21 Mar 2023
The WFTU on behalf of its 105 million workers in the 5 continents, on the occasion of the World Water Day on 22 March, intensify its constant struggle for the right to free access to safe and drinkable water with guaranteed its quantity and quality for all the people.
Clean water, sanitation and hygiene (WASH) are essential to human health and well-being and are especially important in the context of infectious disease outbreaks. Nevertheless the last years, 80% of countries reported insufficient financing to meet national WASH targets while 29% of the world population have no access to safely managed drinking water services free of contamination, microorganisms, chemicals, and radioactive elements, acceptable in terms of color, odor, and taste, located on premises, available when needed. In addition 40% of households globally lacked basic handwashing facilities with soap and water in their home. (WHO – World Health Statistics 2021). In addition every day 1000 children die because they drank polluted water according to UNICEF.
Even before the outbreak of the COVID-19 pandemic hundreds of thousands of deaths were recorded due to unsafe drinking water, unsafe sanitation, and lack of hygiene (870 000 deaths in 2016). Access to water must meet physical, economic accessibility, access to information, and access without discrimination. The commercialization of water leads to unhealthy living conditions and deaths. Most deaths due to lack of water and sanitation are recorded in Africa which, although is responsible for less than 4% of greenhouse gas emissions, is severely affected by climate change with a mortality rate four times higher than the global average.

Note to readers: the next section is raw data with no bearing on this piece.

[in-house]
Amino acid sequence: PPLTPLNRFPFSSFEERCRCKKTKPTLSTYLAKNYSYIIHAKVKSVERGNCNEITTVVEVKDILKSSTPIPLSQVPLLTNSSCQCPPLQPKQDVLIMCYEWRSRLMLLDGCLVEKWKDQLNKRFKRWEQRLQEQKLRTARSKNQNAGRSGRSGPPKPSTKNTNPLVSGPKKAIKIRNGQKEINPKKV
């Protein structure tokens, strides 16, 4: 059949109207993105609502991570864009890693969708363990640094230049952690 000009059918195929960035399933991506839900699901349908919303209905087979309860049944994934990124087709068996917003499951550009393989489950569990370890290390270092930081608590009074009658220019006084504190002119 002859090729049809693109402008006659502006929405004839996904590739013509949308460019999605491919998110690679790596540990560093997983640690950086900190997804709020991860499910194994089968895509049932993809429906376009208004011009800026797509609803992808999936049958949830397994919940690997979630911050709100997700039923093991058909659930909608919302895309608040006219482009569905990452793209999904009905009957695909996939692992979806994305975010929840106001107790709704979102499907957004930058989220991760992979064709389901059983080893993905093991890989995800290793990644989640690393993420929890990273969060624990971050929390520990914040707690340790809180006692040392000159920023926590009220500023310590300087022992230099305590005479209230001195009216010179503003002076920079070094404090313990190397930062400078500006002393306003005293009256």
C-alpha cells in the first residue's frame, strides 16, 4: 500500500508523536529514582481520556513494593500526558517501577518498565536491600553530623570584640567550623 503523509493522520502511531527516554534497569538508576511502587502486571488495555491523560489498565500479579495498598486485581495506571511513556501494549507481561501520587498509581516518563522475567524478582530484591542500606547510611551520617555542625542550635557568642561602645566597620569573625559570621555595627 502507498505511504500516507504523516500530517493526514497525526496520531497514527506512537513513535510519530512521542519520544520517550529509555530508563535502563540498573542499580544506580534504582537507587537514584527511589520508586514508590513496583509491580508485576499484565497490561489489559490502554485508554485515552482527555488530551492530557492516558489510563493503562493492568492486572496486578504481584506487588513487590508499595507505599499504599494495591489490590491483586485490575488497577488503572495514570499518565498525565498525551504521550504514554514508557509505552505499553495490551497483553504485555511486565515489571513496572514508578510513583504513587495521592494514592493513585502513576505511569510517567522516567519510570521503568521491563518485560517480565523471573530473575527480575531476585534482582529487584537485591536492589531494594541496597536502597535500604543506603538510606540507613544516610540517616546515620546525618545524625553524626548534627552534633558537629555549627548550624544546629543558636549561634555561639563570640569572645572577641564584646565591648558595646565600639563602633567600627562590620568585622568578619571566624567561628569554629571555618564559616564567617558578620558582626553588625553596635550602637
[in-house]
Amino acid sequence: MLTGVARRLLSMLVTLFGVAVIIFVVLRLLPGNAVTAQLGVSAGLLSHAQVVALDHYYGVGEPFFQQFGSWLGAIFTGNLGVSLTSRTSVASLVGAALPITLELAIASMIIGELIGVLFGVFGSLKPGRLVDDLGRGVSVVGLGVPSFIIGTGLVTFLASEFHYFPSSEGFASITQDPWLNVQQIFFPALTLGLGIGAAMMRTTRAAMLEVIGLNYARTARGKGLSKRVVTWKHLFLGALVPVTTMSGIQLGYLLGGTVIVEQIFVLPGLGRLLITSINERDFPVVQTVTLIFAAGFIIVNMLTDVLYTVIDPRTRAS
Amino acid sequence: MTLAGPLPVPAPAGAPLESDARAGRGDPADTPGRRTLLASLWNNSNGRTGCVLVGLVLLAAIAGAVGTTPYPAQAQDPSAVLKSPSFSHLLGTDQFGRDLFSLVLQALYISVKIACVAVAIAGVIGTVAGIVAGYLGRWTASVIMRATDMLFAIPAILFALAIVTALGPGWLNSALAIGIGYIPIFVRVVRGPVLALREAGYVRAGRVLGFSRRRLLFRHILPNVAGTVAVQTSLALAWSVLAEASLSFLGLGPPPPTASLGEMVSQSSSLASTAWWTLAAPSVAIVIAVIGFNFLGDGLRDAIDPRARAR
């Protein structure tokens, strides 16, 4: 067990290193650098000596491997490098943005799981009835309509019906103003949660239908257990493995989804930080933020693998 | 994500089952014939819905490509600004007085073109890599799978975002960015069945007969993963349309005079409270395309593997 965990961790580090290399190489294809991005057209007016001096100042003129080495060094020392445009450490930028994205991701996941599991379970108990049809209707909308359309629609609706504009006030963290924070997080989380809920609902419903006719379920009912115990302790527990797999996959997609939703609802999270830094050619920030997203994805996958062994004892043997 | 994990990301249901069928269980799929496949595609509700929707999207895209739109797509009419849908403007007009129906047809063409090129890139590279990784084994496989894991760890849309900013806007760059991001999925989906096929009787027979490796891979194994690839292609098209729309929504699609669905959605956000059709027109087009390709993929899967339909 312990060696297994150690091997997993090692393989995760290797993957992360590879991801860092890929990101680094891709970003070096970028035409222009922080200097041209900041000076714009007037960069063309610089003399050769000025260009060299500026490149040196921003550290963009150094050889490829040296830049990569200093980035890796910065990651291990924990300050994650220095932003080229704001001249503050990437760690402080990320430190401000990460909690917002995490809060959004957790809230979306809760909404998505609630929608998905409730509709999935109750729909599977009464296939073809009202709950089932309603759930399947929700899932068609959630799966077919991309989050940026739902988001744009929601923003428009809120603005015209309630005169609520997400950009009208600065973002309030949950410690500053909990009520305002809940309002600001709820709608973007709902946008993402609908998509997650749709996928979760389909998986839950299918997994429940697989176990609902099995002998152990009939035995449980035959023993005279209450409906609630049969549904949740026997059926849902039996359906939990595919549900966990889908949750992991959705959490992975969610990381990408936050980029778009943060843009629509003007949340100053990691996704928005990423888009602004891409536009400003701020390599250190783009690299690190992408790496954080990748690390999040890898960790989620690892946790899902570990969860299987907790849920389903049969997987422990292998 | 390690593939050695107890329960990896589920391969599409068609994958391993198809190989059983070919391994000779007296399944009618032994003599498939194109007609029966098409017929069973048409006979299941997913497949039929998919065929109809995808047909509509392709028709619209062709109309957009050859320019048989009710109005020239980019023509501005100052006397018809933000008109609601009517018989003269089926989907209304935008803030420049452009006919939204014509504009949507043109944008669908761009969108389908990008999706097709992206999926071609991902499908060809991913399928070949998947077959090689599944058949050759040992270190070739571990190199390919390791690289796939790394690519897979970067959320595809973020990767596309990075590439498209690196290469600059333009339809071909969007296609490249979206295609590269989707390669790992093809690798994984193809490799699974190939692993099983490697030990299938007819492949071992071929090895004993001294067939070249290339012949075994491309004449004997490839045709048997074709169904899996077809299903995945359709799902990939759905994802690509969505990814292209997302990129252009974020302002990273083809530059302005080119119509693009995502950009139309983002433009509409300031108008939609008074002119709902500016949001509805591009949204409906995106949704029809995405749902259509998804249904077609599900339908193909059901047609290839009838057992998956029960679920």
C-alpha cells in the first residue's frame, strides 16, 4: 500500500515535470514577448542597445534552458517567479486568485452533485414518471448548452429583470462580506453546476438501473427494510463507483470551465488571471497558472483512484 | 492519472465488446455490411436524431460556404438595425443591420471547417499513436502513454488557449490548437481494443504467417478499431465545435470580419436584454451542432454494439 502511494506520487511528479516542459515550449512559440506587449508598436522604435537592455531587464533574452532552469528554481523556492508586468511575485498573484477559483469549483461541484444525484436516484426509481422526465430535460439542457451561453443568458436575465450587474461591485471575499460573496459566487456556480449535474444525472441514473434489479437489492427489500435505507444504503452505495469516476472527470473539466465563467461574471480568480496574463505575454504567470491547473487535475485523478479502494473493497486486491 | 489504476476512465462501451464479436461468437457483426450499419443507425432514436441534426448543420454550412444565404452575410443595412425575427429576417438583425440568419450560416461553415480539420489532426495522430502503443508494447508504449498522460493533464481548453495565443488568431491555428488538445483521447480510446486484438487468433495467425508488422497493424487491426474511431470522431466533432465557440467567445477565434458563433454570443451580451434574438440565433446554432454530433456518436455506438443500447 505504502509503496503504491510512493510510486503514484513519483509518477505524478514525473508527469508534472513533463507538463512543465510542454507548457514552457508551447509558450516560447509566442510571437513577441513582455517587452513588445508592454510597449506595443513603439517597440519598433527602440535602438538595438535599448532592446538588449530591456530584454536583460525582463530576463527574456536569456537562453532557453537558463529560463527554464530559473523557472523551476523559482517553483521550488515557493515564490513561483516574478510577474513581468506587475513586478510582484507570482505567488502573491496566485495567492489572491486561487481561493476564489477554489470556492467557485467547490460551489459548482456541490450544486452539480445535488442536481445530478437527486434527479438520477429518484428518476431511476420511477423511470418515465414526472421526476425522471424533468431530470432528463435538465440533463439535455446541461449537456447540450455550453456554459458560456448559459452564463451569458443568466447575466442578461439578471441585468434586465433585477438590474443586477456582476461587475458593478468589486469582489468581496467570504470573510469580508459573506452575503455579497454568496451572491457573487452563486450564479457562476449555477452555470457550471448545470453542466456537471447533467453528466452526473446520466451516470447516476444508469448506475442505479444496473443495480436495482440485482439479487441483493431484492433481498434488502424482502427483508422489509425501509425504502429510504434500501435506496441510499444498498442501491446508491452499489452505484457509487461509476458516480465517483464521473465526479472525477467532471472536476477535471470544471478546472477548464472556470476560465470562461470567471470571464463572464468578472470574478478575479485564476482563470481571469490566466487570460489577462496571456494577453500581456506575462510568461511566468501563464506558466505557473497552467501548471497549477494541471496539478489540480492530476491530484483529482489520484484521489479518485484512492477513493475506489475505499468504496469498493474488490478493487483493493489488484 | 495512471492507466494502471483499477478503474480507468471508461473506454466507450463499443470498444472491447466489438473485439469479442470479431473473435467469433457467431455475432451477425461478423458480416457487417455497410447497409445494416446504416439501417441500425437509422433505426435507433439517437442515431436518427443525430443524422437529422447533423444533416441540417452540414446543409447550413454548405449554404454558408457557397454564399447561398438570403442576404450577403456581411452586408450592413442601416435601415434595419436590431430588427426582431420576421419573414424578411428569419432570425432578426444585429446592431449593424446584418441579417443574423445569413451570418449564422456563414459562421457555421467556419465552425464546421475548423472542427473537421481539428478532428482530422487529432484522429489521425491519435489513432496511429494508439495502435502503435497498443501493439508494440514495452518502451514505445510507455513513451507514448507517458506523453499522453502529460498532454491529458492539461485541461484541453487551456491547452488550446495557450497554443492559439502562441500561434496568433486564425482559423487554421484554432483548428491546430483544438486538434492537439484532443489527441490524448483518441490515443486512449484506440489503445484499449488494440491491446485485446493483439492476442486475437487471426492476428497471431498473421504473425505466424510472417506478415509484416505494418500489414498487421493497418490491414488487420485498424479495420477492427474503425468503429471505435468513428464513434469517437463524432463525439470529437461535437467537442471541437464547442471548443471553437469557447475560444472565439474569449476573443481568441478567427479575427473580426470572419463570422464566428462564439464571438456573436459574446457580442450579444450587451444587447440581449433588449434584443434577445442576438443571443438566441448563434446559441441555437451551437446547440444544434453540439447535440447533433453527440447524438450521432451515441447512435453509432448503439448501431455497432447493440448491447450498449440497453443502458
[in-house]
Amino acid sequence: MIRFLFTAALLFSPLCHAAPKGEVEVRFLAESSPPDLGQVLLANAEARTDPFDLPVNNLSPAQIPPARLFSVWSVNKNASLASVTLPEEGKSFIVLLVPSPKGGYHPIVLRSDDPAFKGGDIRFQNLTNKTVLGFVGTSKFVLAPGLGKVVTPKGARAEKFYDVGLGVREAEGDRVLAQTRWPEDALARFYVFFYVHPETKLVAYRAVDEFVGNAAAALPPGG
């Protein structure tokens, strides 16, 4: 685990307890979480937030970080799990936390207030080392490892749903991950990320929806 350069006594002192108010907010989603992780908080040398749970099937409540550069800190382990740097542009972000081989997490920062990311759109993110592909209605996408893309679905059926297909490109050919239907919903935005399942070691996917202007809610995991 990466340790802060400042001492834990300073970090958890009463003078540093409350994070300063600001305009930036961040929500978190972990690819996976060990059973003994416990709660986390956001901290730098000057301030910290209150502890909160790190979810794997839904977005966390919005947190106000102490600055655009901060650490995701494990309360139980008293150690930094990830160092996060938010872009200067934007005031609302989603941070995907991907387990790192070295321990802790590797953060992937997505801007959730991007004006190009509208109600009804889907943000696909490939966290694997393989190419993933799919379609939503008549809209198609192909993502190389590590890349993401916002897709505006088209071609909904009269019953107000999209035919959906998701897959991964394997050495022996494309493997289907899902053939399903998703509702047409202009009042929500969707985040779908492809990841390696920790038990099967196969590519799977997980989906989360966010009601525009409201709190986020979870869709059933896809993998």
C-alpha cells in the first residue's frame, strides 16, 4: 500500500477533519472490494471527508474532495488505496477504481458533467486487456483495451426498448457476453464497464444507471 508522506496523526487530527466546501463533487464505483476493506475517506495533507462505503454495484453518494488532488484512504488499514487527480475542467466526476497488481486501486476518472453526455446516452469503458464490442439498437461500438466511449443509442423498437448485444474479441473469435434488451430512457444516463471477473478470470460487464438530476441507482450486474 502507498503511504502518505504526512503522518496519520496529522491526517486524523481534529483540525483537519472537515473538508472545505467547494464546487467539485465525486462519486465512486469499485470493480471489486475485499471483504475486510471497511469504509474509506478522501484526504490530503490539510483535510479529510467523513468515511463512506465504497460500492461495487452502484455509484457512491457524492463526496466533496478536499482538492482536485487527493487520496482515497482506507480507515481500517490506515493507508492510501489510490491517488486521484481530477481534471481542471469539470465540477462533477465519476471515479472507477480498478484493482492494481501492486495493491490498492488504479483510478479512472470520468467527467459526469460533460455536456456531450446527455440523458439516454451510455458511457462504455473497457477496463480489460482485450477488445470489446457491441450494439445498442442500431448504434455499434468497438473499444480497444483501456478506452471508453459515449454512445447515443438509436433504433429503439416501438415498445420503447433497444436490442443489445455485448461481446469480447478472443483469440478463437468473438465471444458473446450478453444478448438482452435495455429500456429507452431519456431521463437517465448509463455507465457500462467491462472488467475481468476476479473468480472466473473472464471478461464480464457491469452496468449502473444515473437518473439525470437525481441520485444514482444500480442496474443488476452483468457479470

Moreover even in 2020 – after the outbreak of the current COVID-19 pandemic- the health care facilities facing enormous difficulties while a quarter of health care facilities lacked basic water services, exposing 1.8 billion people and one in three did not have hand hygiene facilities at the point of care. Also one third of health care facilities did not segregate waste safely and one out of ten had no sanitation service at all (WHO – World Health Statistics 2021).
The World Federation of Trade Unions stand in solidarity with the hundreds of millions of people who suffer from the uneven distribution natural recourses, the lack of clear water and sanitation facilities and reiterates its firmly position, demanding:
Collected, processed and distributed at low cost or even free of charge to the tap of the consumer under the central responsibility of a unified public conveyor without the involvement of private enterprises, and according to all rules of health engineering, which require:
Construction and function of modern water process units, regular monitoring of the processed outflow, a reliable system for the destruction of micro organisms and parasites, a complete and safe distribution net to the users and their place of residence.
The statutory safety provisions, the existence of which is a basic prerequisite for achieving the quality standards of water are to be kept under constant observation.
The monitoring of water quality and its complying with all the relative conditions must be performed by public authorities.
Public authorities should directly and effectively undertake all the corrective actions required in cases of divergence of water from the safe limits set by the relevant law of each state.
Water is a social good, not a commodity